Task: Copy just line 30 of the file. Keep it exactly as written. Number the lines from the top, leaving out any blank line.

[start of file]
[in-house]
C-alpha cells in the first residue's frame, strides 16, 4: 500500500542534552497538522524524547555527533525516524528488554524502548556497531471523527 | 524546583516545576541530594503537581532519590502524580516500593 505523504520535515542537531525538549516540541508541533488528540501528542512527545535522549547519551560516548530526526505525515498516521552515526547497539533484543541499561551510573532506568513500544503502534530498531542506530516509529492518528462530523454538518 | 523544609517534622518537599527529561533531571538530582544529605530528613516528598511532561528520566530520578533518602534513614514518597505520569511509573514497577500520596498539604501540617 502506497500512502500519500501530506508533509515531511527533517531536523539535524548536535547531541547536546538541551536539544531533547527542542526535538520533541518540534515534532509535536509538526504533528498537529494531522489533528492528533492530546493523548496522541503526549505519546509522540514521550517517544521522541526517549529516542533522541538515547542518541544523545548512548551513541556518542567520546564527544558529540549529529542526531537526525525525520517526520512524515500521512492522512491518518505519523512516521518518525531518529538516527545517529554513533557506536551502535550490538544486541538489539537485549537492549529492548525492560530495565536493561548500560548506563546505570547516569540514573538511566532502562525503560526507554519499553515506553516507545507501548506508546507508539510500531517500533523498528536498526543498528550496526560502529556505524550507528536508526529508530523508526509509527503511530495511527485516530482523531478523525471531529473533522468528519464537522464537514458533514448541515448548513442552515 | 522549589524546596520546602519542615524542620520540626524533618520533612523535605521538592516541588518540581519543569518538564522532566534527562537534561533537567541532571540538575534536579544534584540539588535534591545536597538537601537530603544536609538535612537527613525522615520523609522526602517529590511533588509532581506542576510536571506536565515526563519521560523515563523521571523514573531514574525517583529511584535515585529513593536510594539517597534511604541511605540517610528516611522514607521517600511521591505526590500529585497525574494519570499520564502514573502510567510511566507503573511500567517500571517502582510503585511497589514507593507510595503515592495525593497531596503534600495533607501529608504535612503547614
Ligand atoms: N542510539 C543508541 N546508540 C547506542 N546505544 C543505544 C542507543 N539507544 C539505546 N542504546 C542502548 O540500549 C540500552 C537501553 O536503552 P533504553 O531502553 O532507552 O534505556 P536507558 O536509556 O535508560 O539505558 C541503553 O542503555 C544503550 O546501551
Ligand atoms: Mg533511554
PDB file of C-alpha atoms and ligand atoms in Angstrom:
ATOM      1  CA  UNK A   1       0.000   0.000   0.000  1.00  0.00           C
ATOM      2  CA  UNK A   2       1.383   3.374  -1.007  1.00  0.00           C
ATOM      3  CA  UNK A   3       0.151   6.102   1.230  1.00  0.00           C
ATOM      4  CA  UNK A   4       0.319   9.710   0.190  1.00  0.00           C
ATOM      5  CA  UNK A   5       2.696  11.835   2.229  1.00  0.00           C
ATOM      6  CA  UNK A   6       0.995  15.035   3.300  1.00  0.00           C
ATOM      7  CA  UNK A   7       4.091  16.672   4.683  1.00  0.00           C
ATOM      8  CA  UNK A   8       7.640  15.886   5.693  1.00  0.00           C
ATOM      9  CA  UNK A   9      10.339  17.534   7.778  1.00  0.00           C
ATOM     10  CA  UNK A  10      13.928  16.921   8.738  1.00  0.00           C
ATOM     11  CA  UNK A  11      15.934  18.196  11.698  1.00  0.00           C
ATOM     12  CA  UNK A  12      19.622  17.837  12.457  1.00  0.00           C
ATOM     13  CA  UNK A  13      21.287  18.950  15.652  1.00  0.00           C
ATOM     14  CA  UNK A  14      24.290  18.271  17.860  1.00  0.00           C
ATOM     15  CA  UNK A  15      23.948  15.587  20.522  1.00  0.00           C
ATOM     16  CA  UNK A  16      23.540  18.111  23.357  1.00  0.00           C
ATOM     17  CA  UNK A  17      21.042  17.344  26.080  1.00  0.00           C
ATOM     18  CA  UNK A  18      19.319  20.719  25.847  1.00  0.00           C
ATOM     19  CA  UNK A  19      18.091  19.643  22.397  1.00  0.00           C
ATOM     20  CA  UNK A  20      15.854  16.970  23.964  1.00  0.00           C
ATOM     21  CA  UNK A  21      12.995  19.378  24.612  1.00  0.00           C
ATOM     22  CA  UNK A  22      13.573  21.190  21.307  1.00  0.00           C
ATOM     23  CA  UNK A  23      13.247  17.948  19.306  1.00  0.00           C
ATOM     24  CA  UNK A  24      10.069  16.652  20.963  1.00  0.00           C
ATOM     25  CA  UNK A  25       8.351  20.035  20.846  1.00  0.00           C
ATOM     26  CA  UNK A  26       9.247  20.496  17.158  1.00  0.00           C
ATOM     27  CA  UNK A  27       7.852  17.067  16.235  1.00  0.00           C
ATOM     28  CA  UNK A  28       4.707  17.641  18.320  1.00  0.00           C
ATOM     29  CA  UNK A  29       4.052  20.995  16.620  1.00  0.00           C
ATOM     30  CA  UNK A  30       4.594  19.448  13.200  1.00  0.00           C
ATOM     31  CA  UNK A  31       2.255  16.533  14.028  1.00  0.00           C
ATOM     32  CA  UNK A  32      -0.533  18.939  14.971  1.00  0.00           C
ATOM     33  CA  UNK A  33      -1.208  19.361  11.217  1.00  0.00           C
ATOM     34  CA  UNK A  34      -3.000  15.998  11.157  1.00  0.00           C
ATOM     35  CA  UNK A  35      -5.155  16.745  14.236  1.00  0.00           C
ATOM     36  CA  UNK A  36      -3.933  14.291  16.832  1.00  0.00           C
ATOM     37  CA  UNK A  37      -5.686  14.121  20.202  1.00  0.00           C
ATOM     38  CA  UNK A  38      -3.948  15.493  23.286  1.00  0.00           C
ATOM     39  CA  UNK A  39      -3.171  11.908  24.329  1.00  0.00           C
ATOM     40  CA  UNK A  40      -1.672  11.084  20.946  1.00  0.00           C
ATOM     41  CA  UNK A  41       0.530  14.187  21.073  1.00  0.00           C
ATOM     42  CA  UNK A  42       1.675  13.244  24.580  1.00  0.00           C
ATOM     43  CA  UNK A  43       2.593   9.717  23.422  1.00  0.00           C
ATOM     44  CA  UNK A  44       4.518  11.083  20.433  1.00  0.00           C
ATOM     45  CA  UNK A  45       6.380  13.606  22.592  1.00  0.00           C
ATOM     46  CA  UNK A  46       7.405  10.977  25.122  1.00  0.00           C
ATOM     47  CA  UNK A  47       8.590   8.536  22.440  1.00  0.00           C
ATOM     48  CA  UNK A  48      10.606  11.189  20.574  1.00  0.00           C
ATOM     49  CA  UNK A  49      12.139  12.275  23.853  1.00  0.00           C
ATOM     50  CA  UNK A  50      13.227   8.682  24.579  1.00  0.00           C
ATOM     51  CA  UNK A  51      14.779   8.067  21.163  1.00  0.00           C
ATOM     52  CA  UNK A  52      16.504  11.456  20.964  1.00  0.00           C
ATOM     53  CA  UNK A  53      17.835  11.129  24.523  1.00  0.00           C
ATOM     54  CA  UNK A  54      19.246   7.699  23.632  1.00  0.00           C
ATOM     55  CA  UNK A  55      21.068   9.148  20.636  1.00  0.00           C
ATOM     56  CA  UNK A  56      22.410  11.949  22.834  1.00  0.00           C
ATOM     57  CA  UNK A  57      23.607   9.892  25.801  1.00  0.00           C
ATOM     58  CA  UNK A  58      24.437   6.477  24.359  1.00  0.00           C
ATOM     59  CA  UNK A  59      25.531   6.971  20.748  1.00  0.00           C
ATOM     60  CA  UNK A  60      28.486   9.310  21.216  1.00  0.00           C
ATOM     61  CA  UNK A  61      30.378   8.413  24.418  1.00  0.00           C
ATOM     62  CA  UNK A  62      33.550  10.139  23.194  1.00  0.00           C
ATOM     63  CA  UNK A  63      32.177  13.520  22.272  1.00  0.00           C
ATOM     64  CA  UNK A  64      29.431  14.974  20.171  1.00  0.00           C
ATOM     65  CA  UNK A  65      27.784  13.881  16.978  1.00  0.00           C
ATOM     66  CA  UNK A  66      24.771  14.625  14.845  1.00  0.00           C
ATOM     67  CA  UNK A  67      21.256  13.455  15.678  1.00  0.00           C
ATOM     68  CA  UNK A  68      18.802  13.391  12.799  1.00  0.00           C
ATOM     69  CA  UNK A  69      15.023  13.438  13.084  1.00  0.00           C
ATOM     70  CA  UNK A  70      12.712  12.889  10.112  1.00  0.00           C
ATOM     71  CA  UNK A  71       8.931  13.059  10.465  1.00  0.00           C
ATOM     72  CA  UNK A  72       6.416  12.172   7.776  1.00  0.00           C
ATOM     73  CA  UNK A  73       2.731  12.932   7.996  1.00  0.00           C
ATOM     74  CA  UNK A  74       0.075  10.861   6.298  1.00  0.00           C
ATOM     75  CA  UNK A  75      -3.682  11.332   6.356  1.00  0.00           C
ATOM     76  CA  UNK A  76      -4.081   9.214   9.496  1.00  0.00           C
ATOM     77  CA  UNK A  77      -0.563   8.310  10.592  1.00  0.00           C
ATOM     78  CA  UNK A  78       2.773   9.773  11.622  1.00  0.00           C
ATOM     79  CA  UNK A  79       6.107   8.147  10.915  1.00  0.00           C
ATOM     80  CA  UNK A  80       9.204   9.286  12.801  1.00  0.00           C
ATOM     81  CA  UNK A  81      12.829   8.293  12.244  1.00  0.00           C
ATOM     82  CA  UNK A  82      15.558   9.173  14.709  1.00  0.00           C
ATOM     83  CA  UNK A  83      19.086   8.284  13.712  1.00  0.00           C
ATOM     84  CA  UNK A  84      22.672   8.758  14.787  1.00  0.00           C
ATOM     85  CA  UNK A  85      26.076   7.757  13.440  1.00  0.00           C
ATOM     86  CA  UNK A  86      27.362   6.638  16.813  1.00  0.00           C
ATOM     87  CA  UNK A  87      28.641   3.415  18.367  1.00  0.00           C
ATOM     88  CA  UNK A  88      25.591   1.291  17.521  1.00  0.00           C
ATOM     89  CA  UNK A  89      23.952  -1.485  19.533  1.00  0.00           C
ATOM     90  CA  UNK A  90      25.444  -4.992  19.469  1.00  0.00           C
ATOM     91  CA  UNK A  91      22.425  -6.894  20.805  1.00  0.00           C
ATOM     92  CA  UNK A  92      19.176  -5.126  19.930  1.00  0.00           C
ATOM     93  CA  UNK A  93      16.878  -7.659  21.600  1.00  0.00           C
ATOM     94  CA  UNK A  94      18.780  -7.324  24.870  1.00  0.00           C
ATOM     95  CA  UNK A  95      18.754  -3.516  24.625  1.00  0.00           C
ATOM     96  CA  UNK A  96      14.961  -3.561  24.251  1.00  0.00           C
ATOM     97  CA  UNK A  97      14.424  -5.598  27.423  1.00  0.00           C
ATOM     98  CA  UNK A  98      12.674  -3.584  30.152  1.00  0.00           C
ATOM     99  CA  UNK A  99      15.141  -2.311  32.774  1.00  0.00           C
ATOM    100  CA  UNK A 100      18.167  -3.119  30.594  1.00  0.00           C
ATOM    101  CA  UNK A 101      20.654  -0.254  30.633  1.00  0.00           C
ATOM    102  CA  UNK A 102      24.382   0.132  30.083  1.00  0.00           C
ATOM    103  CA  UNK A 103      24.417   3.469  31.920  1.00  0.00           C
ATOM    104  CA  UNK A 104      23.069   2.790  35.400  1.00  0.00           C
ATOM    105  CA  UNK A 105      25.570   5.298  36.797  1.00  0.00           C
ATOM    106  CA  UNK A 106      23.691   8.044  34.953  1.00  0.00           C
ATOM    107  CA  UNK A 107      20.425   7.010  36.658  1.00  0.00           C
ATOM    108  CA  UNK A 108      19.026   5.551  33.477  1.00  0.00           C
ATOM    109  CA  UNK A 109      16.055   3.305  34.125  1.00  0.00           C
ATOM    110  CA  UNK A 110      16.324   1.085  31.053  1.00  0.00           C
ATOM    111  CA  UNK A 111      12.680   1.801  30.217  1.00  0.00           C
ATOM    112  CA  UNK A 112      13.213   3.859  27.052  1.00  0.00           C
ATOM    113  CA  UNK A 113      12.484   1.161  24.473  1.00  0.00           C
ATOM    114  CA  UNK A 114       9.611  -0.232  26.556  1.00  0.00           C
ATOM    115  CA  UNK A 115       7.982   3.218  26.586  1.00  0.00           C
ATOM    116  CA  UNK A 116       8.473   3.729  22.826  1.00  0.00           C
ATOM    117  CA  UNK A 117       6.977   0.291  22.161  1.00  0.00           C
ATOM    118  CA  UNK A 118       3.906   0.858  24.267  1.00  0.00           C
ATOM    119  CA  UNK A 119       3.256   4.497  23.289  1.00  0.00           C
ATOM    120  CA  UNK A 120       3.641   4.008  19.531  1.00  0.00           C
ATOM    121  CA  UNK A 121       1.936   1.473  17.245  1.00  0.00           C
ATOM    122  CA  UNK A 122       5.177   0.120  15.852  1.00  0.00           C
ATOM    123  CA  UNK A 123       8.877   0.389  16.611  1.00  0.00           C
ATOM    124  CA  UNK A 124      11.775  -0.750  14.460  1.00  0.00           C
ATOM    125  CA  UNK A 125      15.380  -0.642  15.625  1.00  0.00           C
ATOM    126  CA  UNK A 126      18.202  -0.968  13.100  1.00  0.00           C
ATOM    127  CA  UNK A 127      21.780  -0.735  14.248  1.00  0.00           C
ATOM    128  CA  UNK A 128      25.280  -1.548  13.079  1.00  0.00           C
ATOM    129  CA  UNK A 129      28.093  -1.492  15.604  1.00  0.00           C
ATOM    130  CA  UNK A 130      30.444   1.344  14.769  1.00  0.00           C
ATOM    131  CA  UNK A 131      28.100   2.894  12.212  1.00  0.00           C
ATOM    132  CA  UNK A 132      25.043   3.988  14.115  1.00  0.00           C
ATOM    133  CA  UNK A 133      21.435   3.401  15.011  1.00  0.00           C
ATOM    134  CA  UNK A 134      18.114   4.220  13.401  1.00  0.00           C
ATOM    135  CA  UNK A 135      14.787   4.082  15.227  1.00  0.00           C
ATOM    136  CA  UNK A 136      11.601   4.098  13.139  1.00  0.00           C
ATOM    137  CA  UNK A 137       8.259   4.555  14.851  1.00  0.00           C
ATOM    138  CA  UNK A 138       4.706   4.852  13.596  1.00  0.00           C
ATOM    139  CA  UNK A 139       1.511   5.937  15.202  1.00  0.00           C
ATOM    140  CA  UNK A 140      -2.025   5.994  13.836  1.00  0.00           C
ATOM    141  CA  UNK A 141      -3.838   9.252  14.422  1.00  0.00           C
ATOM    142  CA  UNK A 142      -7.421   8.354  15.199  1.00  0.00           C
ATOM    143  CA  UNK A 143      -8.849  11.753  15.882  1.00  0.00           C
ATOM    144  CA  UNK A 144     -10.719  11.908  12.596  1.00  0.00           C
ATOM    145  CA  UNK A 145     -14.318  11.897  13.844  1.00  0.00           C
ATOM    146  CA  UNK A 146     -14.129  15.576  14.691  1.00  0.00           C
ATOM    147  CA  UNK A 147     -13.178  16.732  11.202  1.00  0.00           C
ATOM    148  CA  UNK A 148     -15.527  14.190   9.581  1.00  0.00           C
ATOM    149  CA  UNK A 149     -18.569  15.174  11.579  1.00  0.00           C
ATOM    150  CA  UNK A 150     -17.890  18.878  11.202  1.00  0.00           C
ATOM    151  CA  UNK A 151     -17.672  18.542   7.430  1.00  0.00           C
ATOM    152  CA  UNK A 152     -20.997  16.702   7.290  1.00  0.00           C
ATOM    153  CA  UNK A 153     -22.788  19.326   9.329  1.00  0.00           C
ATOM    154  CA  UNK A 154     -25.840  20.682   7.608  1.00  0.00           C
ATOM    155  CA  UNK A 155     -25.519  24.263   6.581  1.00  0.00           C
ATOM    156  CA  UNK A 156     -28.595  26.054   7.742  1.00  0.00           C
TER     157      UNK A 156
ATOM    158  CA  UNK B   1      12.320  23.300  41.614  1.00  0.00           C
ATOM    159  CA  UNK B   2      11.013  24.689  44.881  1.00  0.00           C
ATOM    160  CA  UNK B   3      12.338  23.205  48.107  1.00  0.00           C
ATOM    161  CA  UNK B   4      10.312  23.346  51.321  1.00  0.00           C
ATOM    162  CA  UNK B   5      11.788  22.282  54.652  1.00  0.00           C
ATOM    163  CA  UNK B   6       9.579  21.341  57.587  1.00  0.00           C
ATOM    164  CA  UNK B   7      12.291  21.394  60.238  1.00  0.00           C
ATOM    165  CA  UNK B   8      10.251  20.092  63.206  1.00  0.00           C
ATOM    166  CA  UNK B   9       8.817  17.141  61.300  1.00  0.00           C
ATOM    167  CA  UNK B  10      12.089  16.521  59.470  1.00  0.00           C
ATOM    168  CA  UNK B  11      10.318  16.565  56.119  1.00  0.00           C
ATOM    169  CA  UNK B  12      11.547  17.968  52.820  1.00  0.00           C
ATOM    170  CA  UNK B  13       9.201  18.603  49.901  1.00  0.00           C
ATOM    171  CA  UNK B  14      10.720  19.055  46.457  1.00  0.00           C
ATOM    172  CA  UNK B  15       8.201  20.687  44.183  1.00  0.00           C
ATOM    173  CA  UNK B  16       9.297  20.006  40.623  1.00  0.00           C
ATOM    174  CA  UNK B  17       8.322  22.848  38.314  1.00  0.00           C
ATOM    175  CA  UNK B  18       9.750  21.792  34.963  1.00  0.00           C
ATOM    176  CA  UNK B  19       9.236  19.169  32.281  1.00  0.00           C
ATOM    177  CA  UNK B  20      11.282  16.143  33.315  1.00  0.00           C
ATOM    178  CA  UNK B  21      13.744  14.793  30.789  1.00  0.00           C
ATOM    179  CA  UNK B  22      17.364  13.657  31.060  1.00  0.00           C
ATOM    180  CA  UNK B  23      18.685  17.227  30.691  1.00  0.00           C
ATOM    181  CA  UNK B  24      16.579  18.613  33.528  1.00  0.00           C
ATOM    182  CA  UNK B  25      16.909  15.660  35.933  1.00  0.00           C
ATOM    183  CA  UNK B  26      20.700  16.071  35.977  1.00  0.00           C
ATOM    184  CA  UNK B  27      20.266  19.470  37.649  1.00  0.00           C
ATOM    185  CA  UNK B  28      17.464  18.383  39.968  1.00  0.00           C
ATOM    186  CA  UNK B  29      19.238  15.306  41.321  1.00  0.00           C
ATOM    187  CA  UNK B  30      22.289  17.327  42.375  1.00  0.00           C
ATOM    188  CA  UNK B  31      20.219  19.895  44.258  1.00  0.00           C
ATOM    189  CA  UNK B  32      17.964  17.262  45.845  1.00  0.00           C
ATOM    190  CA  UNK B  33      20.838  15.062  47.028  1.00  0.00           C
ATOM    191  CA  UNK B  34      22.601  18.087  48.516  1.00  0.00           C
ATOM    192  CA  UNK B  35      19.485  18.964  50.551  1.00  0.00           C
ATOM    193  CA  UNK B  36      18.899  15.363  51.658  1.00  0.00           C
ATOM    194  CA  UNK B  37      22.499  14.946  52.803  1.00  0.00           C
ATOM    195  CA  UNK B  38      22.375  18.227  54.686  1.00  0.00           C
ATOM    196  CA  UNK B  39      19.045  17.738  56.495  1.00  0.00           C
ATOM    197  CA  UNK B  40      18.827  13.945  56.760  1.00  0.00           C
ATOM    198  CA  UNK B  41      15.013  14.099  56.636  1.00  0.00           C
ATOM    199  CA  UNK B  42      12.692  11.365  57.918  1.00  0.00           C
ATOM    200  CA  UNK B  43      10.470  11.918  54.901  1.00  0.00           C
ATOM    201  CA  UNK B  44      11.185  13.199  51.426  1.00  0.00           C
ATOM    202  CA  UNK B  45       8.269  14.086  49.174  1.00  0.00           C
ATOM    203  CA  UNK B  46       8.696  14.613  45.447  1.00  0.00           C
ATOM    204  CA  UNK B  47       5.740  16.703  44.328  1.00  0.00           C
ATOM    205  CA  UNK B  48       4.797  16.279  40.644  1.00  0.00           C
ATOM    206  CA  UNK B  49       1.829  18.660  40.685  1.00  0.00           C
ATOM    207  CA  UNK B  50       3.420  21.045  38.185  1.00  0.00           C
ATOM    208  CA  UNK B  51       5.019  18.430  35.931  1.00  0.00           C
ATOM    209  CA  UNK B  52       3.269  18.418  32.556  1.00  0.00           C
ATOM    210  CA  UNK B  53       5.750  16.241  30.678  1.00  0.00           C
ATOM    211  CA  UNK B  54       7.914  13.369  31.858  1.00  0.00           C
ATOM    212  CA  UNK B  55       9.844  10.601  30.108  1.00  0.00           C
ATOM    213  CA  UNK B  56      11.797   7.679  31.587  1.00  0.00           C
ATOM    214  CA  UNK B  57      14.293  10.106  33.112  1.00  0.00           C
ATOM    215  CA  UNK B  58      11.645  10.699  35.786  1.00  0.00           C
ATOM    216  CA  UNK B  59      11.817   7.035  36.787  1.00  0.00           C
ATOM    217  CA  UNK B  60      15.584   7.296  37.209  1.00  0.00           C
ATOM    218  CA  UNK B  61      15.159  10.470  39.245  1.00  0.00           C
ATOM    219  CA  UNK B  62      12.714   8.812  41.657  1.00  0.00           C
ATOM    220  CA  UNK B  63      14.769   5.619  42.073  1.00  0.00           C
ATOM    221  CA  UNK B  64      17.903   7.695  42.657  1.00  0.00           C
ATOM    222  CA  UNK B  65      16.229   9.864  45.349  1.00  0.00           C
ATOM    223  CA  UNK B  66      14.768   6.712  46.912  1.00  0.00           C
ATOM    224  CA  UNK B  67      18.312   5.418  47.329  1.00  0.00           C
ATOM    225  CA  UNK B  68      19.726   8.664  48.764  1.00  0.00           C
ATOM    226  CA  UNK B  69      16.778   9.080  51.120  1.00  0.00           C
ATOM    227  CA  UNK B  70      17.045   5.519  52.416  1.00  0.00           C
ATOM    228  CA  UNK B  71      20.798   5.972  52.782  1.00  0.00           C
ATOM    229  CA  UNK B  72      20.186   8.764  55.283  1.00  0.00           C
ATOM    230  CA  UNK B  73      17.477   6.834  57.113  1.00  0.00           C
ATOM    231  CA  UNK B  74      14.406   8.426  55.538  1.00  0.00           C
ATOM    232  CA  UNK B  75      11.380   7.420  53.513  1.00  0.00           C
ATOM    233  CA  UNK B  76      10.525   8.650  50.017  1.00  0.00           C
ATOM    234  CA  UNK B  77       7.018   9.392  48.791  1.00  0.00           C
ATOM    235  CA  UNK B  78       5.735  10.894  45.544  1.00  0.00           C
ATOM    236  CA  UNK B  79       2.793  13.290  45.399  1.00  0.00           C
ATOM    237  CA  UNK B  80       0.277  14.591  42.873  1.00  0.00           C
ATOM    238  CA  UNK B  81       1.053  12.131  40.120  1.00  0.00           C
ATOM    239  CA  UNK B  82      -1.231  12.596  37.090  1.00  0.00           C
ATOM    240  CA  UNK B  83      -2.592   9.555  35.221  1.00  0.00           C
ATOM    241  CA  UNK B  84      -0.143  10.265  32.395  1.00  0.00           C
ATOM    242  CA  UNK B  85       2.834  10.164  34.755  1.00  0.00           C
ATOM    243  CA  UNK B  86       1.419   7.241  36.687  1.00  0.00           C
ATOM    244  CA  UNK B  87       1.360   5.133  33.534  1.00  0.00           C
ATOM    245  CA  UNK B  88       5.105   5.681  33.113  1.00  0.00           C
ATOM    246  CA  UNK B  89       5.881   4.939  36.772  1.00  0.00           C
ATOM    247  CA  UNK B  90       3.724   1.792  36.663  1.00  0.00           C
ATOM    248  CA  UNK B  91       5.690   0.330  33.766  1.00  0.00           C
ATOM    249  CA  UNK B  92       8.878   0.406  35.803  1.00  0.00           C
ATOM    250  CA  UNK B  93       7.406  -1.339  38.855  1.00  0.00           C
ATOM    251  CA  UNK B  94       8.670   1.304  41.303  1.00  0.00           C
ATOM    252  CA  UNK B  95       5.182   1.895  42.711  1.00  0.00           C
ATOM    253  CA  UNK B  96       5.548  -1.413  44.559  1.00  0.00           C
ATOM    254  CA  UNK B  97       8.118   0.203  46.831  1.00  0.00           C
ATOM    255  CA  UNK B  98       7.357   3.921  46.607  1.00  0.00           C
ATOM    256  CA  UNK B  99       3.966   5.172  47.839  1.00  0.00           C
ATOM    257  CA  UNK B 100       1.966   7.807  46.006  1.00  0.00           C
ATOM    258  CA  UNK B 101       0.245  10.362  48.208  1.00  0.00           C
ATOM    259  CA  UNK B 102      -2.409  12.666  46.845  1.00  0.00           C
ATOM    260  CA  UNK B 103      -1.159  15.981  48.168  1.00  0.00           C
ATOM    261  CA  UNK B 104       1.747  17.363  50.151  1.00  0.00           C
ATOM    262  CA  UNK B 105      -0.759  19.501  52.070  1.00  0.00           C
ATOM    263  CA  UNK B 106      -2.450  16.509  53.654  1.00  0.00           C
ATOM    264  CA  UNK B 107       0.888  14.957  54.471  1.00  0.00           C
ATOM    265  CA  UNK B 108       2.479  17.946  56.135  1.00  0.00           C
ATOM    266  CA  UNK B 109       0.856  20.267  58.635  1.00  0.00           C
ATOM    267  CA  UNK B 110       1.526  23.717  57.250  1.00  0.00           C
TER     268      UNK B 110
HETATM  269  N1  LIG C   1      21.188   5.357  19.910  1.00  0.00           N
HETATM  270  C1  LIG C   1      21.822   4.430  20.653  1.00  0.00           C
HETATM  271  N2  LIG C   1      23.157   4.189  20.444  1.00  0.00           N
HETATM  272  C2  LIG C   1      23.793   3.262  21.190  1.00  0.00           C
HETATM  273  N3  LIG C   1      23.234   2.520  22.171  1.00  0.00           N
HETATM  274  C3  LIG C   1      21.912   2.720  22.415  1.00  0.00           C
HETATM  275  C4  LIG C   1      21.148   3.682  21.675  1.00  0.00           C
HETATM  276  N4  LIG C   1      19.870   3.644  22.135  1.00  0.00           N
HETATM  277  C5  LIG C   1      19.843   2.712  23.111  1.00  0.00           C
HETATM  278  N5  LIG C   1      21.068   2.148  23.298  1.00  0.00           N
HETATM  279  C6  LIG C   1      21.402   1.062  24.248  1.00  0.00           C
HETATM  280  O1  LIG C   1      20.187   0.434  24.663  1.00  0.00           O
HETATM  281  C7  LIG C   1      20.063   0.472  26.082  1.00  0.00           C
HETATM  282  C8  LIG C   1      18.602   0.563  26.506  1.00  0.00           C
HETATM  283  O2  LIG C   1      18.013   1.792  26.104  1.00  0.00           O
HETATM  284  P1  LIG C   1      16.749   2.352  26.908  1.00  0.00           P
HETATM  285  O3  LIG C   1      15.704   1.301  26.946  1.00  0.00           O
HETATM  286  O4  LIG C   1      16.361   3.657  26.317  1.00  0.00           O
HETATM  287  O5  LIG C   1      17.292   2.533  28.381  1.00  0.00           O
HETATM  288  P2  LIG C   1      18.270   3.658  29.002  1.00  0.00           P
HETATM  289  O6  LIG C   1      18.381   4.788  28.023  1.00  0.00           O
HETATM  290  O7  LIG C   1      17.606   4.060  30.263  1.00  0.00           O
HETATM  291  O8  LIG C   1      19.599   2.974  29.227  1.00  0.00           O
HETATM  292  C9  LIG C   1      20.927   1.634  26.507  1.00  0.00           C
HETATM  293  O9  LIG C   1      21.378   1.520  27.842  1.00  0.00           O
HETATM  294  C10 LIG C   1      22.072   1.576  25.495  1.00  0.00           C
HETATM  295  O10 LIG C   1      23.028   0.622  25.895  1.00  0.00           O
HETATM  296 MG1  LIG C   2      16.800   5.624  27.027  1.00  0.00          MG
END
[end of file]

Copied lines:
ATOM     25  CA  UNK A  25       8.351  20.035  20.846  1.00  0.00           C